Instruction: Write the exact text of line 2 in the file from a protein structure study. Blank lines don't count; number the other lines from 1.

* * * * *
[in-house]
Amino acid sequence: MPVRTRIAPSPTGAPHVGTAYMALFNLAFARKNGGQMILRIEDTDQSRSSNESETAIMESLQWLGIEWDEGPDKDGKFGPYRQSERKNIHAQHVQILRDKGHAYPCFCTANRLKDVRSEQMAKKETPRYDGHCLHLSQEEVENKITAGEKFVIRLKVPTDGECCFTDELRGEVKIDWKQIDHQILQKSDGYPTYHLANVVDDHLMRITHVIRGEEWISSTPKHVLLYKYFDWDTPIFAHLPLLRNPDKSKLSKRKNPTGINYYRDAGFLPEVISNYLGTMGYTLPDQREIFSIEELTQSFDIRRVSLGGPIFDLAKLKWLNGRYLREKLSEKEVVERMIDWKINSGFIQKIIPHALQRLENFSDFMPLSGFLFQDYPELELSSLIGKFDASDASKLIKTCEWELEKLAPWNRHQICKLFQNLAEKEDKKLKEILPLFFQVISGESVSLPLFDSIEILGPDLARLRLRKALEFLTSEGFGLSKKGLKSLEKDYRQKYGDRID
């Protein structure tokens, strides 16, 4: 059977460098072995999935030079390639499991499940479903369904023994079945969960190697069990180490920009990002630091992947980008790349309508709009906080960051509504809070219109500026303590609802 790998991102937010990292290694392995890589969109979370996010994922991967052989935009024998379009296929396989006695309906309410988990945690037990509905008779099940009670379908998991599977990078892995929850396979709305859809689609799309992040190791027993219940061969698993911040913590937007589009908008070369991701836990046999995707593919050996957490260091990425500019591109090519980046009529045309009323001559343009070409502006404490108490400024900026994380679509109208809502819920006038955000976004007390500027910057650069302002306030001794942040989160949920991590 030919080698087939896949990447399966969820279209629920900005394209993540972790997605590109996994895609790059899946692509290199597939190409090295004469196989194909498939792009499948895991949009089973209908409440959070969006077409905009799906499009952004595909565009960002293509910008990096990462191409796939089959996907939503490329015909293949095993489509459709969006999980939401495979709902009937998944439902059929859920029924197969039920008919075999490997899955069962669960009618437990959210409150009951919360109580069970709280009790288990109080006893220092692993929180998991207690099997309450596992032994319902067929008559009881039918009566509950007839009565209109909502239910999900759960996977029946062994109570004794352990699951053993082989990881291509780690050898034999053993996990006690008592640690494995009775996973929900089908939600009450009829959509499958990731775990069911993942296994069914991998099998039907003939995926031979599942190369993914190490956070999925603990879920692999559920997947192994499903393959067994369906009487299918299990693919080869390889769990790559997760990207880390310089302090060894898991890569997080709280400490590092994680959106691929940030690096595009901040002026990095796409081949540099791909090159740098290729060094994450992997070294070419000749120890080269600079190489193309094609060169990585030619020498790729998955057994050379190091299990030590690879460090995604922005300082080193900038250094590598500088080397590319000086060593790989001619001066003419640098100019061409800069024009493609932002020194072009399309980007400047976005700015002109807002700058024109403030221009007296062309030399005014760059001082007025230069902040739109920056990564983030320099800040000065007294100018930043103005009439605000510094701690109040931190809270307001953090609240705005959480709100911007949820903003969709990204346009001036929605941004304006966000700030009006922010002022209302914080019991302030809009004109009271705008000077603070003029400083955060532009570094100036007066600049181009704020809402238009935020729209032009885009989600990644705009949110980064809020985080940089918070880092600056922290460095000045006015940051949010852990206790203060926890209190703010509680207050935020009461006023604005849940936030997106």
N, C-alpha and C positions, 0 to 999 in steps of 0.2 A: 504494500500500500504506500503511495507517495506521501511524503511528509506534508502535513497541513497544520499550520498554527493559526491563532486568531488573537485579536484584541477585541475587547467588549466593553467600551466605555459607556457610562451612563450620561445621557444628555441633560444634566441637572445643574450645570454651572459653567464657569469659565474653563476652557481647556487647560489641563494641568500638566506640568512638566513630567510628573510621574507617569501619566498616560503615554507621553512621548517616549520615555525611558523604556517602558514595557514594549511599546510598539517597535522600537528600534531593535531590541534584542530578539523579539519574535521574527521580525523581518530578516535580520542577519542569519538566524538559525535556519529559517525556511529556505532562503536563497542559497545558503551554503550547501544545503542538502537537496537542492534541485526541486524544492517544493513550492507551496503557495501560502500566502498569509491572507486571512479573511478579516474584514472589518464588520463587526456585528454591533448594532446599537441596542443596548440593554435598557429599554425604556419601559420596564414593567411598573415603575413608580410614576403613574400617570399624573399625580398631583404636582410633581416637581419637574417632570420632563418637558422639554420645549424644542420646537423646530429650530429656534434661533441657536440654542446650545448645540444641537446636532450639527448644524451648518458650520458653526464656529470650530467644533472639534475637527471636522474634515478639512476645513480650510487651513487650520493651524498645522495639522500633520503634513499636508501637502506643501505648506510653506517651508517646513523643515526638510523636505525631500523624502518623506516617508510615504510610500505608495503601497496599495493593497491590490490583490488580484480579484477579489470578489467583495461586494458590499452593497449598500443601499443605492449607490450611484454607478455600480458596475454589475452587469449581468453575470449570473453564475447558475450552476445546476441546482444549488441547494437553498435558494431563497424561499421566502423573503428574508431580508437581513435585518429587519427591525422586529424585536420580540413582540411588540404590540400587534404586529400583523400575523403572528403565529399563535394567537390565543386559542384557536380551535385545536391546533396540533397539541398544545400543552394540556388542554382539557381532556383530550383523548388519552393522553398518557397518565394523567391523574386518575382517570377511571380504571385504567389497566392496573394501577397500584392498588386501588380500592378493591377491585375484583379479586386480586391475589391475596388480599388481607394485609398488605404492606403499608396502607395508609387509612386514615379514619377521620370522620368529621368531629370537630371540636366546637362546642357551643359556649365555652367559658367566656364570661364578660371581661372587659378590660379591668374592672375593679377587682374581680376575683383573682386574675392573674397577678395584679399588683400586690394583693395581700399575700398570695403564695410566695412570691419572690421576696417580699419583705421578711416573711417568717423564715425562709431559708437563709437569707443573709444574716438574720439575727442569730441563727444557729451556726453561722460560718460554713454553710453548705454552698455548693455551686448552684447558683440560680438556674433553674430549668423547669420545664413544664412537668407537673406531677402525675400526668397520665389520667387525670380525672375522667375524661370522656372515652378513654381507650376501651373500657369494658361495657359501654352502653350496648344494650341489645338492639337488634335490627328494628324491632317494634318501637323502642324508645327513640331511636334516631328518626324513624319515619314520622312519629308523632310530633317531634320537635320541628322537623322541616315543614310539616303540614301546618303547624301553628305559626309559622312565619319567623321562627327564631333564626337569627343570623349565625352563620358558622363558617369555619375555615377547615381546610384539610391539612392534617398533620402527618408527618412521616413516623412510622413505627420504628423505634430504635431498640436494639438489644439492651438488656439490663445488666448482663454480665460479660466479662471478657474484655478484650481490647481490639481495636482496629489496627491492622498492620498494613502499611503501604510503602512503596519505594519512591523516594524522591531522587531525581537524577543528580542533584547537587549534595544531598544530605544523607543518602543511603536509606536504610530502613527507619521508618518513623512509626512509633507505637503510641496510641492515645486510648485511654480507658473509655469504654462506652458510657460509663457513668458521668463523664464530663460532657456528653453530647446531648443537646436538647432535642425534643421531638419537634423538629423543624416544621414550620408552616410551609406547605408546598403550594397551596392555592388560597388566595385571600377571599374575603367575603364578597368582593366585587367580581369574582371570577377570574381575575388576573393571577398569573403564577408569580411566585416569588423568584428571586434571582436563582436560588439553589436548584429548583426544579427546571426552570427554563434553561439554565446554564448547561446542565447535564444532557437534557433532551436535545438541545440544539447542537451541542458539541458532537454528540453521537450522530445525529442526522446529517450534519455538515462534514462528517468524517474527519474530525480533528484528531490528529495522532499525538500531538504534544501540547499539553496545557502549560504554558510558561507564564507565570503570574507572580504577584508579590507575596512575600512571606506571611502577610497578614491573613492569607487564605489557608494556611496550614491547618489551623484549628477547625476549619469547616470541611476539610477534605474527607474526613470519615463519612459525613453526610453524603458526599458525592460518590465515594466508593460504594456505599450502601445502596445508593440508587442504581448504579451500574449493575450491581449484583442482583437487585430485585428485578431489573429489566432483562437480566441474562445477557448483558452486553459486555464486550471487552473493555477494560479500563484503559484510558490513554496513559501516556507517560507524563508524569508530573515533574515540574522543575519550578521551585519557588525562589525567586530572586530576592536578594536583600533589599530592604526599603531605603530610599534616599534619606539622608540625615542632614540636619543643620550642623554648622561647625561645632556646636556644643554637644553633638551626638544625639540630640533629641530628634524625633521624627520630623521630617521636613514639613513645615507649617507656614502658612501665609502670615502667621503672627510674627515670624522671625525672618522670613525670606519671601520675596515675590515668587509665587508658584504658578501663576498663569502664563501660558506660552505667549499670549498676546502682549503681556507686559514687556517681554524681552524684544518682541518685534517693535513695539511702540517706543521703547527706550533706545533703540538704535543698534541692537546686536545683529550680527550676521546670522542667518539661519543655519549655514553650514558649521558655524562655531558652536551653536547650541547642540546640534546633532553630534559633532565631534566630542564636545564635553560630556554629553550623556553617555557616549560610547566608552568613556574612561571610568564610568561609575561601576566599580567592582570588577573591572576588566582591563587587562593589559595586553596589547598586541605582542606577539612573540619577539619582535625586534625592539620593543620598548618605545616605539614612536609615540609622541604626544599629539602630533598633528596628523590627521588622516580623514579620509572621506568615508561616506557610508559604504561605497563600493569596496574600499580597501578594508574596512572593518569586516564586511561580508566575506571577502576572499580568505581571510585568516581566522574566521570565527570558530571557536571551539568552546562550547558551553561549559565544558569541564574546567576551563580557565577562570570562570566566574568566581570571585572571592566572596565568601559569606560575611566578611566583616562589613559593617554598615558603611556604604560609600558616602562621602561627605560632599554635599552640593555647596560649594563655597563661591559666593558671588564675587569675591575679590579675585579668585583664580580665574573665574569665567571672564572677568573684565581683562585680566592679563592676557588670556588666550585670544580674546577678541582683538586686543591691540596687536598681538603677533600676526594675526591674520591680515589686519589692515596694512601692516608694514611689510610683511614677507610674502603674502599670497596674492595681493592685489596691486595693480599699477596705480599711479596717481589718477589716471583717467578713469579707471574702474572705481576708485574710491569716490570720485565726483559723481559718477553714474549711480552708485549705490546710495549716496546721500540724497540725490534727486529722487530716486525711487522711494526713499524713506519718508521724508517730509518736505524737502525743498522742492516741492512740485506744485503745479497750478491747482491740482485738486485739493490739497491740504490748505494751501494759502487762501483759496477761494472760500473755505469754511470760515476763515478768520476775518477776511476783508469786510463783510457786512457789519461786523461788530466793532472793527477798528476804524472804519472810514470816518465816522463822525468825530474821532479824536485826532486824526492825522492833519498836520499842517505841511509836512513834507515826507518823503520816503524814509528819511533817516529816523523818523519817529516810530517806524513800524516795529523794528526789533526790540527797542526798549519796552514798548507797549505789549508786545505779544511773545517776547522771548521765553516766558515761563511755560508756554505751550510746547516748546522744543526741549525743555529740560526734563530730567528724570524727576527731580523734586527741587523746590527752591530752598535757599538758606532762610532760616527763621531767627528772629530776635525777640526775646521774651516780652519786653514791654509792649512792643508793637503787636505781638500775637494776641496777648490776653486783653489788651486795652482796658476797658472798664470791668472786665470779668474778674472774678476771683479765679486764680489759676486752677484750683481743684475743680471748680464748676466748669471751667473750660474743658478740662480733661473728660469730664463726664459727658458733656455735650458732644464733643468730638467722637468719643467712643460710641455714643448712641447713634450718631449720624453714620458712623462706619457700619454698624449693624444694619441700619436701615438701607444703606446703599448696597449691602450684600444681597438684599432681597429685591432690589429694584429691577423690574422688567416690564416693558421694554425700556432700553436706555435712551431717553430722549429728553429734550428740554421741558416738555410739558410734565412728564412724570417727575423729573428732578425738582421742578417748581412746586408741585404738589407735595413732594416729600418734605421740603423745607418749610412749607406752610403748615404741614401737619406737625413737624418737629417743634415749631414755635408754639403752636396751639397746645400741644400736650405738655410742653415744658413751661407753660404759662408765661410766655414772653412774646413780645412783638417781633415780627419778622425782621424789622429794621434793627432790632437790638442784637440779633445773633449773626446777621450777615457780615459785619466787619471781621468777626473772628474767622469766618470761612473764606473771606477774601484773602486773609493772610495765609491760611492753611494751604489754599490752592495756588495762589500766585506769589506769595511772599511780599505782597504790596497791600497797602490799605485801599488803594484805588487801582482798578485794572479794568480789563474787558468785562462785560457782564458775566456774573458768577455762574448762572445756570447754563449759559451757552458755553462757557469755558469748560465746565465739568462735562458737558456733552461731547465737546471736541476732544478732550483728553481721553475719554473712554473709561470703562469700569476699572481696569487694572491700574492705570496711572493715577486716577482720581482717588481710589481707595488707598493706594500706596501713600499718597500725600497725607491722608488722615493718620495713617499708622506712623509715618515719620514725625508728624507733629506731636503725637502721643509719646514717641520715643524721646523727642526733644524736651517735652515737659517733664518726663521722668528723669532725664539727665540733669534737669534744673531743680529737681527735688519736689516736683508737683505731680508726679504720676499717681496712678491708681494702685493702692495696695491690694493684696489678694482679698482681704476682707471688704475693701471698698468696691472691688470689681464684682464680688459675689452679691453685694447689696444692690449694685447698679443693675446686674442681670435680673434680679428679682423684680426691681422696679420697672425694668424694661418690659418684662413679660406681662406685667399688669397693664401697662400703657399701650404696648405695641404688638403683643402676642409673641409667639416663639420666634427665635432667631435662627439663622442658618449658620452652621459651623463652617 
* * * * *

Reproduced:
Amino acid sequence: MPVRTRIAPSPTGAPHVGTAYMALFNLAFARKNGGQMILRIEDTDQSRSSNESETAIMESLQWLGIEWDEGPDKDGKFGPYRQSERKNIHAQHVQILRDKGHAYPCFCTANRLKDVRSEQMAKKETPRYDGHCLHLSQEEVENKITAGEKFVIRLKVPTDGECCFTDELRGEVKIDWKQIDHQILQKSDGYPTYHLANVVDDHLMRITHVIRGEEWISSTPKHVLLYKYFDWDTPIFAHLPLLRNPDKSKLSKRKNPTGINYYRDAGFLPEVISNYLGTMGYTLPDQREIFSIEELTQSFDIRRVSLGGPIFDLAKLKWLNGRYLREKLSEKEVVERMIDWKINSGFIQKIIPHALQRLENFSDFMPLSGFLFQDYPELELSSLIGKFDASDASKLIKTCEWELEKLAPWNRHQICKLFQNLAEKEDKKLKEILPLFFQVISGESVSLPLFDSIEILGPDLARLRLRKALEFLTSEGFGLSKKGLKSLEKDYRQKYGDRID